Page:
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Allison W. Brindle, M.D., is a Staff Member with Cleveland Clinic Children’s Hospital Department of General Pediatrics. She sees patients at Main Campus.
In addition to her clinical practice, she also participates in a number of educational activities. She is Director of the Pediatric Residency Program; Director for the Pediatric Resident Continuity Clinic; Preceptor for the Pediatric Resident Rotation, Community Pediatrics and Child Health Advocacy; and General Pediatric Residency Education Coordinator. She also facilitates a communication skills class for first year medical students at Cleveland Clinic Lerner College of Medicine at Case Western Reserve University and participates in the third-year clerkship Pediatric Medical Student Lecture Series in which she lectures on Pediatric Growth & Nutrition.
Dr. Brindle completed her undergraduate degree Magna Cum Laude in biology with a minor in English literature at Washington College in Chestertown, Md., and earned her medical degree from University of Maryland School of Medicine in Baltimore. Her post-graduate training includes a pediatric internship and residency at Shands Children’s Hospital at the University College of Medicine in Gainesville, Fla.
Dr. Brindle is a member of several professional organizations, including the American Academy of Pediatrics; the Ohio Chapter of the American Academy of Pediatrics for which she serves on the Board of Directors and as Co-Chairperson on the Young Physician and Resident Committee; and the Academic Pediatric Association for which she served three years as Co-Chairperson of the Advocacy Training Special Interest Group and currently is co-chair of Region V. Dr. Brindle is part of the Academic Pediatric Association Educational Scholars Program, which is offered to members of the association who wish to earn a Certificate of Excellence in Educational Scholarship.
Her specialty interests include pediatric overweight/obesity prevention, immunizations, preventive care, care of the infant through adolescent.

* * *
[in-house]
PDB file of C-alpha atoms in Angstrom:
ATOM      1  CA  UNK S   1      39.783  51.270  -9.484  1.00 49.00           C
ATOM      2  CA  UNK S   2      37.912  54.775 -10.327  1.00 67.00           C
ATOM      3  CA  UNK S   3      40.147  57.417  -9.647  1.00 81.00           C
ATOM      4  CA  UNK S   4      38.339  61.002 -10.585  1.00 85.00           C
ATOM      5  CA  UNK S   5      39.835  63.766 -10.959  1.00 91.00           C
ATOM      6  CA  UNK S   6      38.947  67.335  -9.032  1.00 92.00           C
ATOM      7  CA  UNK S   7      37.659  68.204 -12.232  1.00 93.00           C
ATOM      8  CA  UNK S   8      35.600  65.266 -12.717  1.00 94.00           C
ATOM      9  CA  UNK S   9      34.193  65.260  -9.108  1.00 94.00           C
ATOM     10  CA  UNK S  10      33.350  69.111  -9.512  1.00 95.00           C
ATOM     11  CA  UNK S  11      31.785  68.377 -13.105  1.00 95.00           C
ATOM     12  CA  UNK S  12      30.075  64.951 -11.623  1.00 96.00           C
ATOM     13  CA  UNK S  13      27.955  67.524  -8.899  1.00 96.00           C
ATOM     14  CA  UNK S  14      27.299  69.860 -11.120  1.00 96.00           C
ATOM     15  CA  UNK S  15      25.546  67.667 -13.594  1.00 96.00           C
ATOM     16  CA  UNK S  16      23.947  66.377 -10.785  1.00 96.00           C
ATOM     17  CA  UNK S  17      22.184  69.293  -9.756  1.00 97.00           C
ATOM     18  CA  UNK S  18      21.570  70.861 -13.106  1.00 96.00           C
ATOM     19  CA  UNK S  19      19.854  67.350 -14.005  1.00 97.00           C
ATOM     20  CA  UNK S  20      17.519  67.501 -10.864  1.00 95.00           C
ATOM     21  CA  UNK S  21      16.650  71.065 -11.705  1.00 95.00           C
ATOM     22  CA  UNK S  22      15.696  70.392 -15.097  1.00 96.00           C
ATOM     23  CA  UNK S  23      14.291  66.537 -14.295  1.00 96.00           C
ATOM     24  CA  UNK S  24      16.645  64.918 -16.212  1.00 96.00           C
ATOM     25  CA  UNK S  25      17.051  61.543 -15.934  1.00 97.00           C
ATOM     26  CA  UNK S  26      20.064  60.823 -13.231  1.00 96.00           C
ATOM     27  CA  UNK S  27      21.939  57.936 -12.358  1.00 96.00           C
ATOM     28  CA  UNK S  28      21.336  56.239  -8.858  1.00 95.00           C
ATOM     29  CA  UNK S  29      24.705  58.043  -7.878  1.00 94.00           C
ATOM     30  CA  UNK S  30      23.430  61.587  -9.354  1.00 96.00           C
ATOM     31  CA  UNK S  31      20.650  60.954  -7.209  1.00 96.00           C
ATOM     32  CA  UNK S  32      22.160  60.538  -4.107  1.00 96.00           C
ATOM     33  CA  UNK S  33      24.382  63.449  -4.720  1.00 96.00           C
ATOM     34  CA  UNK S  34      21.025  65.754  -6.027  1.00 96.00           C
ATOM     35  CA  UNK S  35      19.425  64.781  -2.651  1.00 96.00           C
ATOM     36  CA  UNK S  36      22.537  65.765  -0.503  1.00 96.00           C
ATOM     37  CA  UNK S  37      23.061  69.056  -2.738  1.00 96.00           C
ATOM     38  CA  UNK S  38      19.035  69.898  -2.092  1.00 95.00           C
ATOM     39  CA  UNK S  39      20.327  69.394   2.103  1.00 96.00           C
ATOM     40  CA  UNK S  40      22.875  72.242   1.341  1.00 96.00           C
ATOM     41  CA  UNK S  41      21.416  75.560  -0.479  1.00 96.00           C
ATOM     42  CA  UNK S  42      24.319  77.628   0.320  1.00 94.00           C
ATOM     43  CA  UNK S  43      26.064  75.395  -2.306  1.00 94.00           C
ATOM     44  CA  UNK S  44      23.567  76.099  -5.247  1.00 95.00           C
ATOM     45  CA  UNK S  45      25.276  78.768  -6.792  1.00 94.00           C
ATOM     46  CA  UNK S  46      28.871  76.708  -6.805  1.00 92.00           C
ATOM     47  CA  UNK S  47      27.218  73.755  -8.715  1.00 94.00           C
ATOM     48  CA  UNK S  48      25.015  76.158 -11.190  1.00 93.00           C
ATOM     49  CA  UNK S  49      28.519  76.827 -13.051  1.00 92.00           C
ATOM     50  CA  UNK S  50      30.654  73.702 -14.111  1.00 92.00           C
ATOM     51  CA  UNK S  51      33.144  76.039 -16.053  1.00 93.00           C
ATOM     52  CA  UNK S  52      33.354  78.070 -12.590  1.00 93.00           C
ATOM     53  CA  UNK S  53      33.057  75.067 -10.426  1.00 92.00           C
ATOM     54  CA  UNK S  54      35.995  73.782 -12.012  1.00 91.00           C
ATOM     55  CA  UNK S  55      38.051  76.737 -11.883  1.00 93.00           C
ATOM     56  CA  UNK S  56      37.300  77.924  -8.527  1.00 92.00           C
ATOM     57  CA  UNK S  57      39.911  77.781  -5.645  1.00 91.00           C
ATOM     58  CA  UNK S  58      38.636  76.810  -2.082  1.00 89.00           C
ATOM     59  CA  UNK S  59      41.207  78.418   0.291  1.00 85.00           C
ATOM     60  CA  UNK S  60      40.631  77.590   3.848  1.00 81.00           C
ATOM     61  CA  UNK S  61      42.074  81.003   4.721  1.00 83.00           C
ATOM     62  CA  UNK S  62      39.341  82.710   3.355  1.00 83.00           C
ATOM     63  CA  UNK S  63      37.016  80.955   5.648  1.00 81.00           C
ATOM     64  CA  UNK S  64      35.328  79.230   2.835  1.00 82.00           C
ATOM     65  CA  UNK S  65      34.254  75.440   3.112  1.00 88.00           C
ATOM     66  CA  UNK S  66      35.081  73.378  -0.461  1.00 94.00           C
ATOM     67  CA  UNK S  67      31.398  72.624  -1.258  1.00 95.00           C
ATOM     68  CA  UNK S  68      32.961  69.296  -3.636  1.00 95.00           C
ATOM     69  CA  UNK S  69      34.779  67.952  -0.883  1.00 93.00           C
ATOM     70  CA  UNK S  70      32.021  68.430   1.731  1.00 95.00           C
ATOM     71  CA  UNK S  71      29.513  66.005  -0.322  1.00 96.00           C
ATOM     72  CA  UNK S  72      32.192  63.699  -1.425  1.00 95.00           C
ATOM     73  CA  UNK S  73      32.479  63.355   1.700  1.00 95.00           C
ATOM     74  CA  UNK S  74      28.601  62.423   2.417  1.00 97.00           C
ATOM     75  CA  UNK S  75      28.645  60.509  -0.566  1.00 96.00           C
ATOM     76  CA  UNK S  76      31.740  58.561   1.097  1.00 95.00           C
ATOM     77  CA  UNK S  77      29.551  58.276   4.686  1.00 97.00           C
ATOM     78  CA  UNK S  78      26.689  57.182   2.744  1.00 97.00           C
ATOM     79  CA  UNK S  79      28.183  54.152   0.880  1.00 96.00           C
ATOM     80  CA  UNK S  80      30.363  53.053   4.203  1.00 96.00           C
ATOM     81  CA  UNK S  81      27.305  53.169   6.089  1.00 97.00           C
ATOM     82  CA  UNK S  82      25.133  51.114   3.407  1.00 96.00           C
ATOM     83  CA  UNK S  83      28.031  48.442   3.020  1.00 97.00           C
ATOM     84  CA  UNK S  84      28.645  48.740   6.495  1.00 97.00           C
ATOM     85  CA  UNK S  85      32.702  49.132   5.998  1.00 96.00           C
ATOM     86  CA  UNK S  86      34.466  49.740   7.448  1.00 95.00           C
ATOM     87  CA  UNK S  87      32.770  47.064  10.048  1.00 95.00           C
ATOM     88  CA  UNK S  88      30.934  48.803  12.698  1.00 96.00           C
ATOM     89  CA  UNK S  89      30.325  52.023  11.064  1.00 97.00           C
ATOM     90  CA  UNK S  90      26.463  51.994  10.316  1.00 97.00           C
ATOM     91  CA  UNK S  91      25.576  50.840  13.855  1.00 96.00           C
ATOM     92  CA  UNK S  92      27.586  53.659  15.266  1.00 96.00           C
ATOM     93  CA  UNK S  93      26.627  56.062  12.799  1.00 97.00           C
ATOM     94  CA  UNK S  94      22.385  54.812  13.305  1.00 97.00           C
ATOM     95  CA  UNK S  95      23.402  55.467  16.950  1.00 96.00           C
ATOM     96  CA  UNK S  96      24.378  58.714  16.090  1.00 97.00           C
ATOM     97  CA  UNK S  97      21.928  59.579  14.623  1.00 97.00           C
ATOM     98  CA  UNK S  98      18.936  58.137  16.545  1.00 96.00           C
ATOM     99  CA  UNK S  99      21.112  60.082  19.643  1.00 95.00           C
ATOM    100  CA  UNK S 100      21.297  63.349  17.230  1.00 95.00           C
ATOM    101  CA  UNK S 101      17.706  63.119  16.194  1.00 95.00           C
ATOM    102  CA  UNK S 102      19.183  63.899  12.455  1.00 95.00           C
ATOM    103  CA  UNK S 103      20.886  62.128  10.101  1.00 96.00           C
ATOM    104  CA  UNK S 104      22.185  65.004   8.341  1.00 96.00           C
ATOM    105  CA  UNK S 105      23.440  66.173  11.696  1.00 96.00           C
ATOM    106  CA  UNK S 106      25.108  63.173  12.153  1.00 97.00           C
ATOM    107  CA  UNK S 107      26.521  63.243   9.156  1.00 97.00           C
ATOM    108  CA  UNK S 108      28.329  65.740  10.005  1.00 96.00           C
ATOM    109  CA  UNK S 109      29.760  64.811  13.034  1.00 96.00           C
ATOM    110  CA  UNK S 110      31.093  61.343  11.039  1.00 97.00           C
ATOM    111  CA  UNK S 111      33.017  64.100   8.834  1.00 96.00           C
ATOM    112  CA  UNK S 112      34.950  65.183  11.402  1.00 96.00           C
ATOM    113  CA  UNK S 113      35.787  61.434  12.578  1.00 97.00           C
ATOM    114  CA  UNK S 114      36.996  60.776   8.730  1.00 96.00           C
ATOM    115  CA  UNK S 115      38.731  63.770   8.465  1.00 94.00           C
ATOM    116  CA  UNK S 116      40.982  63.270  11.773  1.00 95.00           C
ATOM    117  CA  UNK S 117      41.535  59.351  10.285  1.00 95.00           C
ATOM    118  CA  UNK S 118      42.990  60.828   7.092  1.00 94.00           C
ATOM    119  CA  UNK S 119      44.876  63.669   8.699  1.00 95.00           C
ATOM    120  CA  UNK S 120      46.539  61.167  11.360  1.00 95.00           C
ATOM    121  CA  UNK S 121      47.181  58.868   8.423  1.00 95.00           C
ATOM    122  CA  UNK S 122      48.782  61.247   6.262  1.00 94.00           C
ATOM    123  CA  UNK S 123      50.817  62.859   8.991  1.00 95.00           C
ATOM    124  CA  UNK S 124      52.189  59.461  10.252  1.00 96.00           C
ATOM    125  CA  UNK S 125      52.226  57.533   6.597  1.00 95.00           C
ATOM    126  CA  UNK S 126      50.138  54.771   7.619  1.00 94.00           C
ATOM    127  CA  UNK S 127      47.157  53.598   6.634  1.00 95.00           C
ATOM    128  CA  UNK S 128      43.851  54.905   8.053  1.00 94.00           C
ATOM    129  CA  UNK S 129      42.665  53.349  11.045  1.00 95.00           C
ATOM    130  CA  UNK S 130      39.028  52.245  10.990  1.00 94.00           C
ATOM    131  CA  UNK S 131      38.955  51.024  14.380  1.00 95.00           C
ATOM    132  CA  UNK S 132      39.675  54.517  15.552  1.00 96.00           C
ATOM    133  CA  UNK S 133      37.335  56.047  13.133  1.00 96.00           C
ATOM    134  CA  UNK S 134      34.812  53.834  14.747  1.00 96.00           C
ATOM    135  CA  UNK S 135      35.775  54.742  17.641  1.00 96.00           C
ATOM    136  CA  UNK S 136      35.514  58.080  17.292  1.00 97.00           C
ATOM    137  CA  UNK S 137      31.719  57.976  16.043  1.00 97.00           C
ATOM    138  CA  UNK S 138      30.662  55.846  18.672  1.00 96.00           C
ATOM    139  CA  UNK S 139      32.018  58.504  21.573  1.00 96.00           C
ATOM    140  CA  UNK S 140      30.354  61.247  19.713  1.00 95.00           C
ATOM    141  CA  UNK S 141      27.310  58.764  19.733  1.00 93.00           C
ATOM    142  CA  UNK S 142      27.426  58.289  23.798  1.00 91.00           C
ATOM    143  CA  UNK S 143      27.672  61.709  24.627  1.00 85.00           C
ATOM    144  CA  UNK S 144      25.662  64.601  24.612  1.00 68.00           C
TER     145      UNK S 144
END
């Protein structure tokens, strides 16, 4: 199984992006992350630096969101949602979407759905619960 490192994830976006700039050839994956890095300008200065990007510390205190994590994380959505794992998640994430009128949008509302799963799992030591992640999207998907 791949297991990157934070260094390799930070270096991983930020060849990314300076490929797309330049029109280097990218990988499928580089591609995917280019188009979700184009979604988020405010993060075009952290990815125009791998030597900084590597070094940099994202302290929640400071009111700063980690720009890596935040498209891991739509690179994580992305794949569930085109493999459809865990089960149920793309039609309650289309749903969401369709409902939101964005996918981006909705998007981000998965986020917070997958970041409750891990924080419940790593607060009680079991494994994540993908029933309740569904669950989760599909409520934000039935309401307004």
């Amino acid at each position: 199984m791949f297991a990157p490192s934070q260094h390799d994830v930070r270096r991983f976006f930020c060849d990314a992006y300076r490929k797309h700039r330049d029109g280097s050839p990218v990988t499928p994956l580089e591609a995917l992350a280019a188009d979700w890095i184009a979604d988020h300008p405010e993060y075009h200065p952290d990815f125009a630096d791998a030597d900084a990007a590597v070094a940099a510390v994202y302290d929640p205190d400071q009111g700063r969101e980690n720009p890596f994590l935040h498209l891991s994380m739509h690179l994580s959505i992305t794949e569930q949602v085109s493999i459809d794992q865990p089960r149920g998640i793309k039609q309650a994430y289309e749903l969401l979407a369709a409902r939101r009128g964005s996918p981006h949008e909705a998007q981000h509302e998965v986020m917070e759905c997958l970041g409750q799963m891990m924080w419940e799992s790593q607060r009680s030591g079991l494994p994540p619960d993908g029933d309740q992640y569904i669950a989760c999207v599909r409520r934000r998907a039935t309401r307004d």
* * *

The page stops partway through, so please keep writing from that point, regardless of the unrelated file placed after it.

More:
child health advocacy., childhood and adolescent obesity, general pediatrics, immunizations, Preventive Medicine
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receive or have the right to receive royalties or (iv) its physicians/scientists hold any equity interest for the physician's/scientist's role as inventor, discoverer, developer, founder or consultant.* In publicly disclosing this information, the Cleveland Clinic tries to provide information as accurately as possible about its physicians' and scientists' connections with industry.
As of 3/13/2013, Dr. Brindle has reported no financial relationship with industry that is applicable to this listing. In general, patients should feel free to contact their doctor about any of the relationships and how the relationships are overseen by the Cleveland Clinic. To learn more about the Cleveland Clinic's policies on collaborations with industry and innovation management, go to our Integrity in Innovation page.
Public Health Service-Reportable Financial Conflicts of Interest. Cleveland Clinic scientists and physicians engage in basic, translational and clinical research activities, working to solve health problems, enhance patient care and improve quality of life for patients. Interactions with industry are essential to bringing the researchers’ discoveries to the public, but can present the potential for conflicts of interest related to their research activities. Click here to view a listing of instances where Cleveland Clinic has identified a Public Health Service (PHS)-Reportable Financial Conflict of Interest and has put measures in place to ensure that, to the extent possible, the design, conduct and reporting of the research is free from bias. * Cleveland Clinic physicians and scientists subscribe to the guidance presented in the PhRMA Code on Interactions with Healthcare Professionals and the AdvaMed Code of Ethics on Interactions with Health Care Professionals. As such, gifts of substantial value are generally prohibited.